Is capitalism a dirty word? We asked Gen Z

March 29, 2021, 11:30 PM UTC

As the next generation’s attitudes towards economic systems evolve, politicians and business leaders alike should pay attention.

Fortune-Survey has found that Gen Z views capitalism less favorably than older generations. We teamed up with SurveyMonkey to poll 2,000 adults in the U.S. between March 11 and 15* on their sentiments towards “capitalism” and “socialism,” concepts they defined on their own terms.

Among all respondents, Fortune found that 65% have a positive view of capitalism compared to 32% who have a negative view. Baby boomers (73%) and Gen Xers (62%) held the highest level of positive views. That contrasts the 56% of millennials and 57% of Gen Zers who hold positive views. But for Gen Z, 57% is notably higher than what the stereotype of the generation’s progressive political beliefs would imply.

Socialism fares worse, but sentiments diverge by generation again. Only 42% of all U.S. adults say they have a positive view of socialism, compared to 55% who have a negative view of socialism.

The majority of baby boomers (62%) and Gen Xers (58%) hold negative views of socialism. Among millennials and Gen Zers respectively, just 41% and 40% view socialism negatively. Meanwhile, 56% millennials and 58% of Gen Zers view socialism positively.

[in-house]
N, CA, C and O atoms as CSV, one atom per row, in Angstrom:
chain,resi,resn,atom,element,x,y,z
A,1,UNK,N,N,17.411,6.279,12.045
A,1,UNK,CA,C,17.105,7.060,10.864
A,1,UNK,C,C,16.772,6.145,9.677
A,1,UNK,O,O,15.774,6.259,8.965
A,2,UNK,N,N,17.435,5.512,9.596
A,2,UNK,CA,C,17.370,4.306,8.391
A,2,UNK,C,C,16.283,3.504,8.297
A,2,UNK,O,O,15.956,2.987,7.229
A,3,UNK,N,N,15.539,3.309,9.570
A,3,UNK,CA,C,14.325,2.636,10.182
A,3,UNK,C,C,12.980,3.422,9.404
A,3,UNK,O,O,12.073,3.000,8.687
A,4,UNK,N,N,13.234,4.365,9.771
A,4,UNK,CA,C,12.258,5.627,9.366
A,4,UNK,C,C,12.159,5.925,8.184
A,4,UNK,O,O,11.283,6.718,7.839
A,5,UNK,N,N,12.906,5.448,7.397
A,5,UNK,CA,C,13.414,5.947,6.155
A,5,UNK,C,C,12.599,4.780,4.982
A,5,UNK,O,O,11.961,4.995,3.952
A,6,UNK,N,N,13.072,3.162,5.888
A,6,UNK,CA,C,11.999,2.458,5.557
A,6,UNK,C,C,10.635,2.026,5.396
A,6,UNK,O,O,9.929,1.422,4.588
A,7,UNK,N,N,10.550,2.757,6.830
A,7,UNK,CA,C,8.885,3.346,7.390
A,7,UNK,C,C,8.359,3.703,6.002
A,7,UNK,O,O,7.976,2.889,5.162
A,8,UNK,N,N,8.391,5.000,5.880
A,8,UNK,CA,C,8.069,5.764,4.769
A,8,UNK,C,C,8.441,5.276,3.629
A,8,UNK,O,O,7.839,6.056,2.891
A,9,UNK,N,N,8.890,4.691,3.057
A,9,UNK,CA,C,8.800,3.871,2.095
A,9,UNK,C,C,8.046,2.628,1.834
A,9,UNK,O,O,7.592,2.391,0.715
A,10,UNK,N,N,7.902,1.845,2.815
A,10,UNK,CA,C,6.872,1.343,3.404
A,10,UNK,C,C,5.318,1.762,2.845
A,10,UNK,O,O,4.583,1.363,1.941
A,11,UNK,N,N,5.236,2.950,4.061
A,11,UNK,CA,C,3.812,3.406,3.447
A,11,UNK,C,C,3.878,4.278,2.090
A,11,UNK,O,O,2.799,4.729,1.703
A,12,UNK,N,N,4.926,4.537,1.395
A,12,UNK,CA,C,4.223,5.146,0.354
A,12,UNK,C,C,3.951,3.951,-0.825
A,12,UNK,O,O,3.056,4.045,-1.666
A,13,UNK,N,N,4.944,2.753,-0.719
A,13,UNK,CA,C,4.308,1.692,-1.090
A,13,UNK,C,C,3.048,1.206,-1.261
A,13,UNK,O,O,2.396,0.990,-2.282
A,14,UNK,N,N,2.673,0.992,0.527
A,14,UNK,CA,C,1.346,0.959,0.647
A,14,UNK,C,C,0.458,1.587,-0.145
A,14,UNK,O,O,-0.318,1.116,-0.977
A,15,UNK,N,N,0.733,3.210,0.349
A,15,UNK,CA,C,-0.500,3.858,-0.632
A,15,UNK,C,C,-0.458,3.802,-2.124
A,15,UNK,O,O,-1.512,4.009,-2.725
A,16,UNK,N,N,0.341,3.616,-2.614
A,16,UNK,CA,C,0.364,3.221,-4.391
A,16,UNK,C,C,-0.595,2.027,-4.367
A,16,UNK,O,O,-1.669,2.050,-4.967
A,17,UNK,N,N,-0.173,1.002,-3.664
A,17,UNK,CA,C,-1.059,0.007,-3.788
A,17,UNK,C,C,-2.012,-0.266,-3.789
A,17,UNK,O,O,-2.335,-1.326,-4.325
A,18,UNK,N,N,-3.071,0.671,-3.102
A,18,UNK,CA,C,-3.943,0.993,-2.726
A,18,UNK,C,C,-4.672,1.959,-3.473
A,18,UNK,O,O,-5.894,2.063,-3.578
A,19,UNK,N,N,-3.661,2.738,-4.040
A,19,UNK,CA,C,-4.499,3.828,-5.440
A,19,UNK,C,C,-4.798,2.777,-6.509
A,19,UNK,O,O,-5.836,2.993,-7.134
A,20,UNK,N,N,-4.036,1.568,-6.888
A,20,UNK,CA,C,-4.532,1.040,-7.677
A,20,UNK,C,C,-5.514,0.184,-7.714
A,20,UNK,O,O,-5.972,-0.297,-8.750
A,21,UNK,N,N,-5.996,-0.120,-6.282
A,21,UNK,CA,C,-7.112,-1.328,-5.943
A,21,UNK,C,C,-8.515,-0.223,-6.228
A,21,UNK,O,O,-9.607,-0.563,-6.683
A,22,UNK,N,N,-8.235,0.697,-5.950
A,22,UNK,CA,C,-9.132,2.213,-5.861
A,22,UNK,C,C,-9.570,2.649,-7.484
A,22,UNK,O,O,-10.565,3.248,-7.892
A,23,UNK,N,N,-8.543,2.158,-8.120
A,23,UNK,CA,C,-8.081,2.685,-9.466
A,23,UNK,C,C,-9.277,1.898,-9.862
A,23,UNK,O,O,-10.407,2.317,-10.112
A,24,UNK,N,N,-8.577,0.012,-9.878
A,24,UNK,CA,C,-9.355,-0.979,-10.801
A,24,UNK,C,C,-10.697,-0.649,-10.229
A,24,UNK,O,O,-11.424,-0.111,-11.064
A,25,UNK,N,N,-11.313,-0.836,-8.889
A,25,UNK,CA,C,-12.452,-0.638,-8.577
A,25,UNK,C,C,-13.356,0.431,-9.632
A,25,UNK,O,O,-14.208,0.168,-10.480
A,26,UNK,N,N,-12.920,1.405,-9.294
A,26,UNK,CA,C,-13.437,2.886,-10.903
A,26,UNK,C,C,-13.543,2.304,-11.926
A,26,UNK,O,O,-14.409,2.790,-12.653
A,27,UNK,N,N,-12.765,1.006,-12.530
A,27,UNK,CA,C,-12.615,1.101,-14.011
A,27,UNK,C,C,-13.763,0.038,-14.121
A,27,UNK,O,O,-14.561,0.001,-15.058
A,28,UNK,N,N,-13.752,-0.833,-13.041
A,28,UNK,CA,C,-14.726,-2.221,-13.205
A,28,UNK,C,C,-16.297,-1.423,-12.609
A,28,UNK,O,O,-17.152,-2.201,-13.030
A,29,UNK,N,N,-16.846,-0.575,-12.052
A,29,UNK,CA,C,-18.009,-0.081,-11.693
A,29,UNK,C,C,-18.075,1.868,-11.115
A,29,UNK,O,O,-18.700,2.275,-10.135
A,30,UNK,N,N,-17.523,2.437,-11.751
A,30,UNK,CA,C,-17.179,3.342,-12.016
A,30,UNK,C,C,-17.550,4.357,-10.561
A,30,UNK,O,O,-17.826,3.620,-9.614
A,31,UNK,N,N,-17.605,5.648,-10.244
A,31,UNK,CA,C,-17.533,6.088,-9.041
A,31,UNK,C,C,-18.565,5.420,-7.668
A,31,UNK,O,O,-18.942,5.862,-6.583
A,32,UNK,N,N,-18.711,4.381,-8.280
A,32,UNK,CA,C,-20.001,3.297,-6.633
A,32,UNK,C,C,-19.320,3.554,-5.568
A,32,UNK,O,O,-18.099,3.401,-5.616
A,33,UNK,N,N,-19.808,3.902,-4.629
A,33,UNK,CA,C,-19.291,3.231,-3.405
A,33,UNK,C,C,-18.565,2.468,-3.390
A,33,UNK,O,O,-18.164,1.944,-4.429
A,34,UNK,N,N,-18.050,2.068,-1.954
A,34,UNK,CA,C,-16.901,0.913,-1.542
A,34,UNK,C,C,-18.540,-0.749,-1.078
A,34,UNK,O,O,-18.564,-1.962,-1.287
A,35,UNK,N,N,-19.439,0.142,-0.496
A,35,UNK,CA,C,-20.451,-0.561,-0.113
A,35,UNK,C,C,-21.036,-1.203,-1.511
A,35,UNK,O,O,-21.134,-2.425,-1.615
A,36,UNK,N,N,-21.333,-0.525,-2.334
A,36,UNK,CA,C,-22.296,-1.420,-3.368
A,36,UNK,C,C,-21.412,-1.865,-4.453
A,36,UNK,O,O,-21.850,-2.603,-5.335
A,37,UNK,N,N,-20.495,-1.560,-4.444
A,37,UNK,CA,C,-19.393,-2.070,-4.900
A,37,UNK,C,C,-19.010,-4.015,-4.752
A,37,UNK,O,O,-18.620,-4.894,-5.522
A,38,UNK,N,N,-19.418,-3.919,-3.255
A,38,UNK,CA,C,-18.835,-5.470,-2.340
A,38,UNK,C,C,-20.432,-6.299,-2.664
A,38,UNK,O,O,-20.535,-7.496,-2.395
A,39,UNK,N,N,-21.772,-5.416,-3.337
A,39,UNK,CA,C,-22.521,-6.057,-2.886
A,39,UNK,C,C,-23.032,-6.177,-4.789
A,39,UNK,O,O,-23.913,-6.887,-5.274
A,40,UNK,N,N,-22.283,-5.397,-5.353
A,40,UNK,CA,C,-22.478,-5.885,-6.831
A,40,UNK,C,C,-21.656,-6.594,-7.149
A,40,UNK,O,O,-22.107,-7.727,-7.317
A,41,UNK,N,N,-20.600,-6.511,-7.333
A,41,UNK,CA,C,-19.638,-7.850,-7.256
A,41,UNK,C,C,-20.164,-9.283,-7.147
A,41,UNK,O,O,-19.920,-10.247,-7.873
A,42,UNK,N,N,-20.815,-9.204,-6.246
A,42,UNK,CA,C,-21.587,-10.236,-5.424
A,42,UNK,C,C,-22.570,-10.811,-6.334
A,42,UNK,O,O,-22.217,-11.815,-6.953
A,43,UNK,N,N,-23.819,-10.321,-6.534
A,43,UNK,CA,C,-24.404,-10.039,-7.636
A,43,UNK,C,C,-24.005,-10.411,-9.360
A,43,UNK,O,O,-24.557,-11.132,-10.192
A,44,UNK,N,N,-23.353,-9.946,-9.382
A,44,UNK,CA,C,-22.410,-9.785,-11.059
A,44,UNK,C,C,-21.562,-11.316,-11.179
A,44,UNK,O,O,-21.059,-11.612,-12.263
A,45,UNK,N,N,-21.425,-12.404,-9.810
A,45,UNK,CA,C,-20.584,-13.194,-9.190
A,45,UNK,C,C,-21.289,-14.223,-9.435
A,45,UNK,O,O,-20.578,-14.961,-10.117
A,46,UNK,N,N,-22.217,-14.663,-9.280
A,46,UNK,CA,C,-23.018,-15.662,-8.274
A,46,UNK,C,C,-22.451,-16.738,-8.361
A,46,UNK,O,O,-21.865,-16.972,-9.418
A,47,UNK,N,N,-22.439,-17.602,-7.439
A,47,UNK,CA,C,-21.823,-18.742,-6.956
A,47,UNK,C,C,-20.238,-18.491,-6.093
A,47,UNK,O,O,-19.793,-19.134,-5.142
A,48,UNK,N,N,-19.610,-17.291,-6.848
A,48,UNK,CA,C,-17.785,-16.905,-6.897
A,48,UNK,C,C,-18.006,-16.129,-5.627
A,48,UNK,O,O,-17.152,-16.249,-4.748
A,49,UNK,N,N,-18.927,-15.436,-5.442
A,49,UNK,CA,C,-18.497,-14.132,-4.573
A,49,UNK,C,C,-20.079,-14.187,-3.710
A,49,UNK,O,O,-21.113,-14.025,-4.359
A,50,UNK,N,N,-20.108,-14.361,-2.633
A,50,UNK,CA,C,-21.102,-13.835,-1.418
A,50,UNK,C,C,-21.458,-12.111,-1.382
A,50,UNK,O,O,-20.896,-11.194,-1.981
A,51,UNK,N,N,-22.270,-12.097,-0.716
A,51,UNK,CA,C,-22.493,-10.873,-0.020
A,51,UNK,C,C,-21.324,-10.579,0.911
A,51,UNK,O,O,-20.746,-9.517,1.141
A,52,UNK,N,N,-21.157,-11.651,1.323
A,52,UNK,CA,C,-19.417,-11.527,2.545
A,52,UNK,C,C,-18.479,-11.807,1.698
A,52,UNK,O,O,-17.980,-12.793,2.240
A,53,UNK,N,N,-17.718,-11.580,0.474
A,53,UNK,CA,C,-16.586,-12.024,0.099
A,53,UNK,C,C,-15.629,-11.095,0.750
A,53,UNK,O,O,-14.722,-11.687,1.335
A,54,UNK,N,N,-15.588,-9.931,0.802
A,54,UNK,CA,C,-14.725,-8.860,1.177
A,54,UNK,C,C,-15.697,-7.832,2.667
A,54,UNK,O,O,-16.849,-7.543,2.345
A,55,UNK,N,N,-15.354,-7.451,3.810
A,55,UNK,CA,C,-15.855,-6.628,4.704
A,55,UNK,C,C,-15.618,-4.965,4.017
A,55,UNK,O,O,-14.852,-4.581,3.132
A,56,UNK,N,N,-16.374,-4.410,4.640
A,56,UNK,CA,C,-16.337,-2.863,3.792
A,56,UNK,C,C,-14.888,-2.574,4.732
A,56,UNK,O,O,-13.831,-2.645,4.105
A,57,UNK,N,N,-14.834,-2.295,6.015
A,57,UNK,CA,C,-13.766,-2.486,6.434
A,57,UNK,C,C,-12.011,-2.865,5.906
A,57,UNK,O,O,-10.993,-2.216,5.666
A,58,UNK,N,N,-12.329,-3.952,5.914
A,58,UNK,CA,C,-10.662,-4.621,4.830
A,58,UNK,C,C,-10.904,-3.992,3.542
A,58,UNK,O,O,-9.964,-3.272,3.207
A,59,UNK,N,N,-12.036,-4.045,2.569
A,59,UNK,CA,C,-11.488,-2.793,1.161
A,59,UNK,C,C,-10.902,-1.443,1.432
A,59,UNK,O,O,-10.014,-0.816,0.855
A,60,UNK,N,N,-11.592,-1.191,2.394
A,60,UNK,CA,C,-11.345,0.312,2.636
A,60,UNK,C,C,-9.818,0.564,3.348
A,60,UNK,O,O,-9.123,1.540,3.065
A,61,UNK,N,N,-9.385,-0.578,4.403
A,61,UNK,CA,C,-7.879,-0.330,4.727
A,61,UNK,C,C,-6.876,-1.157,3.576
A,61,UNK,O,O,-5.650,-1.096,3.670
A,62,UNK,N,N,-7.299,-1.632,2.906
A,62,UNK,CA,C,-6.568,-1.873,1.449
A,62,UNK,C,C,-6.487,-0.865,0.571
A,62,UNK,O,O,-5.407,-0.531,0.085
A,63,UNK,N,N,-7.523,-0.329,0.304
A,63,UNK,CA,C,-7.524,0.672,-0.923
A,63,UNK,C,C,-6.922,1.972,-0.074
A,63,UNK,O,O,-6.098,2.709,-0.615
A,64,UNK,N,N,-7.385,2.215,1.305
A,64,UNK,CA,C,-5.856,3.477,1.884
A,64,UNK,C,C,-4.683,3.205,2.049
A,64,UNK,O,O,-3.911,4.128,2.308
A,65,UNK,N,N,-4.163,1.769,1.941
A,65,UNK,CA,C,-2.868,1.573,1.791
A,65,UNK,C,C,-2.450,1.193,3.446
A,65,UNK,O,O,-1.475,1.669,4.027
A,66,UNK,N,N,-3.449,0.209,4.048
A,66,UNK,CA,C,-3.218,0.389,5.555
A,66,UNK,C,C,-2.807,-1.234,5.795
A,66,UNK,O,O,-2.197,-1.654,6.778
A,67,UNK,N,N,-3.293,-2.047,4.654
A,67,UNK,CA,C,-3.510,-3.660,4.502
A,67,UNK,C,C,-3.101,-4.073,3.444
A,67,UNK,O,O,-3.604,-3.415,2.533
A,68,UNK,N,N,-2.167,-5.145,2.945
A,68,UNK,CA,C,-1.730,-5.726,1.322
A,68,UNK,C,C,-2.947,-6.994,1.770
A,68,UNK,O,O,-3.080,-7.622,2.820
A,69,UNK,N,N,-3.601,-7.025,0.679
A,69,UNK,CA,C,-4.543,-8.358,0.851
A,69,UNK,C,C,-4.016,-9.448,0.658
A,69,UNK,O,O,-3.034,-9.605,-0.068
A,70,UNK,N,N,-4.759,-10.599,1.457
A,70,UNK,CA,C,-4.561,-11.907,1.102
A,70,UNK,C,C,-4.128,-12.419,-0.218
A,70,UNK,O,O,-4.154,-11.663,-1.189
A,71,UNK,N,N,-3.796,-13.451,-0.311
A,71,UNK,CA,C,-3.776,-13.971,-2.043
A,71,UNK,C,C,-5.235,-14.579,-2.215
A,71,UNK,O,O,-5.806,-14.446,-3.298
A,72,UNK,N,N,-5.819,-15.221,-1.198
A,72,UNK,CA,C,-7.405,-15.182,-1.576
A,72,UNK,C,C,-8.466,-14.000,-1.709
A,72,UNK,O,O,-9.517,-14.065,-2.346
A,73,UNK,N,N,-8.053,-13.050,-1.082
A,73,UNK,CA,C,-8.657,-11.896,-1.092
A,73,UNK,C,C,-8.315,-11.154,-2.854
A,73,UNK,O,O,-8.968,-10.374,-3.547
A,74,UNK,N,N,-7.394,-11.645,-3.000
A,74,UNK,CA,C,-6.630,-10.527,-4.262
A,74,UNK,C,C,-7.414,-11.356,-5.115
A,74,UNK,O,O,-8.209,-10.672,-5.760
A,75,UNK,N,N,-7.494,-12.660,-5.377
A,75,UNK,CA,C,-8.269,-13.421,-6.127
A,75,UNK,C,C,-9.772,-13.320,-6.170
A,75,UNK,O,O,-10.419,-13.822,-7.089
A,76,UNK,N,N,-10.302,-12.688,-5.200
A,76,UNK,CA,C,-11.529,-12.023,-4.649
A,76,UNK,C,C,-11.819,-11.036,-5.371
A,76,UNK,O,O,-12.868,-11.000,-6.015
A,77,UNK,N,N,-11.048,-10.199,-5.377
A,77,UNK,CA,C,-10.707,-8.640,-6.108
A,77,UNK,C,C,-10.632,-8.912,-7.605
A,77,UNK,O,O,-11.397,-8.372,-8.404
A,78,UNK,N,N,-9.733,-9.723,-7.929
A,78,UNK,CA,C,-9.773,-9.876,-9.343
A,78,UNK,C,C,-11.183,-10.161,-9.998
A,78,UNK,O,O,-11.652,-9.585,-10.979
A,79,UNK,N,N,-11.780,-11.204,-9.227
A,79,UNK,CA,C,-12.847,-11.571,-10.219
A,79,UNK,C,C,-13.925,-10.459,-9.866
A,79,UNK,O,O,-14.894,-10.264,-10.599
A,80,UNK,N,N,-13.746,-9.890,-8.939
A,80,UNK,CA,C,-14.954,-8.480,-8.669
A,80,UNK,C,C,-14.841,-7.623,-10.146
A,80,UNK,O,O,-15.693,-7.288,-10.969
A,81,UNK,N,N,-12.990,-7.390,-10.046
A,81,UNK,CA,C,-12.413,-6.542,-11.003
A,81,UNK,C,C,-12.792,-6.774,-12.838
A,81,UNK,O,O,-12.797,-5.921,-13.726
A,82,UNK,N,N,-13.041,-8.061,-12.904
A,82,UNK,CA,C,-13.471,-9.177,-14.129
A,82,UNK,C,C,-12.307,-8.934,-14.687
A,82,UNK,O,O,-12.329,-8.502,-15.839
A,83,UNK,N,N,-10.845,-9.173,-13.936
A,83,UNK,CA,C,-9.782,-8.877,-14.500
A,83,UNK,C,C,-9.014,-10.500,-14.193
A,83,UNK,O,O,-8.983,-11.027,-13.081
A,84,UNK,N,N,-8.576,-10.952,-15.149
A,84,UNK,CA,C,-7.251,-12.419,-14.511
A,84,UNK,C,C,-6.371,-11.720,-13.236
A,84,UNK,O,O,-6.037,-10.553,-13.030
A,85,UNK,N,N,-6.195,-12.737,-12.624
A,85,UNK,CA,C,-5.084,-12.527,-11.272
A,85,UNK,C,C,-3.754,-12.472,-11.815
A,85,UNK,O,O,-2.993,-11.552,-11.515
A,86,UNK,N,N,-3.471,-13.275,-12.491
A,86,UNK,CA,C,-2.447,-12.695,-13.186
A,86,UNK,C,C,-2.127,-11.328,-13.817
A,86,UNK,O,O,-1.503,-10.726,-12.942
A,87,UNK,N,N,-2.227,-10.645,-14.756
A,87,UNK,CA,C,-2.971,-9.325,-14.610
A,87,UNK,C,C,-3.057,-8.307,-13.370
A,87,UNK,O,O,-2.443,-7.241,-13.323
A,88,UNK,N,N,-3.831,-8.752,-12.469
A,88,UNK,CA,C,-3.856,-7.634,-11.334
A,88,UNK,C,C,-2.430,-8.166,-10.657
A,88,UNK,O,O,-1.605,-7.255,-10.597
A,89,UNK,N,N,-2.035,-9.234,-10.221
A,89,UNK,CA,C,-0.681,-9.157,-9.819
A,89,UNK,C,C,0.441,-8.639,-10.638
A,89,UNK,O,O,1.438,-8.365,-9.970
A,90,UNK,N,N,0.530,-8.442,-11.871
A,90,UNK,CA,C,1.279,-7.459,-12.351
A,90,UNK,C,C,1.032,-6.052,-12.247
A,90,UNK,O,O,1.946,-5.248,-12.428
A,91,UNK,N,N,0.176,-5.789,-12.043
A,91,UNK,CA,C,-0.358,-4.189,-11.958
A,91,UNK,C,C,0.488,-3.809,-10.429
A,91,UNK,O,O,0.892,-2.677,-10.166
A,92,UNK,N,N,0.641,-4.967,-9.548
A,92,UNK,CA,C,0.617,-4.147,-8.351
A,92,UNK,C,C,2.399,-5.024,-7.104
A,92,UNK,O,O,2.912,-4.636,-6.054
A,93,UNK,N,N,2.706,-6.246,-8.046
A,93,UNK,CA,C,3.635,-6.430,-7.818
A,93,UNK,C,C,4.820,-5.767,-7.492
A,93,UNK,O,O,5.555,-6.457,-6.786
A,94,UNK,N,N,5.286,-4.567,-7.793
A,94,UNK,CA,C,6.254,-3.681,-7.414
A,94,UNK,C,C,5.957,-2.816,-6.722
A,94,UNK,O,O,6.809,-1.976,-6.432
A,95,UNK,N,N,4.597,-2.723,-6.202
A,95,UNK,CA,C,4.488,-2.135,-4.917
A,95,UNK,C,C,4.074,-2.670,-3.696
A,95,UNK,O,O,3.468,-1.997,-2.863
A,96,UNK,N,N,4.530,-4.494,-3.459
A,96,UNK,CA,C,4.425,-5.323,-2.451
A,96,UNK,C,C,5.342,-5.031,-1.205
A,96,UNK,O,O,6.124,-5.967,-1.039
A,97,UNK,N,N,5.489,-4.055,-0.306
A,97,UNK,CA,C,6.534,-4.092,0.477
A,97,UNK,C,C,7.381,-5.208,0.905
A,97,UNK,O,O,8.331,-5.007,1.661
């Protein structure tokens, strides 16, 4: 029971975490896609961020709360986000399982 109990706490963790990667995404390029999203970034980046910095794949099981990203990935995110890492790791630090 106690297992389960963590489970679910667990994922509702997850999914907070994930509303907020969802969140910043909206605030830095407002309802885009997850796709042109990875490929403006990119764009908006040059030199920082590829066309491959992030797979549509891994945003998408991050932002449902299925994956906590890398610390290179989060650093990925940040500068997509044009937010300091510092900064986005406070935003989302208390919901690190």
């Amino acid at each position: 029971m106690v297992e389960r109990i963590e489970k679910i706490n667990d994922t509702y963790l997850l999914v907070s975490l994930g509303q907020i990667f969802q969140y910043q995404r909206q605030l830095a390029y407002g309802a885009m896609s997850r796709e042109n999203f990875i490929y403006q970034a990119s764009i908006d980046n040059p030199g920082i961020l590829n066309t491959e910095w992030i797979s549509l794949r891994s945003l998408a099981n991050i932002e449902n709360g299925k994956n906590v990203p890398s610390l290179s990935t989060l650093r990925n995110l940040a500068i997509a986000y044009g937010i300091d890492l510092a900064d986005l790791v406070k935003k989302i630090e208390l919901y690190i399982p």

While young Americans hold more favorable views of socialism than their older peers, they still prefer capitalism as a whole. On a net basis, Gen Z (+12 percentage points), millennials (+3 points), Gen X (+31 points), and baby boomers (+41 points) all prefer capitalism when the system is pitted against socialism.

*Methodology: The Fortune-SurveyMonkey poll was conducted among a national sample of 2,000 adults in the U.S. between March 11 and 15. This survey’s modeled error estimate is plus or minus 3.5 percentage points. The findings have been weighted for age, race, sex, education, and geography.

This is an excerpt from Fortune Analytics, an exclusive newsletter that Fortune Premium subscribers receive as a perk of their subscription. The newsletter shares in-depth research on the most discussed topics in the business world right now. Our findings come from special surveys we run and proprietary data we collect and analyze. Sign up to get the full briefing in your inbox.

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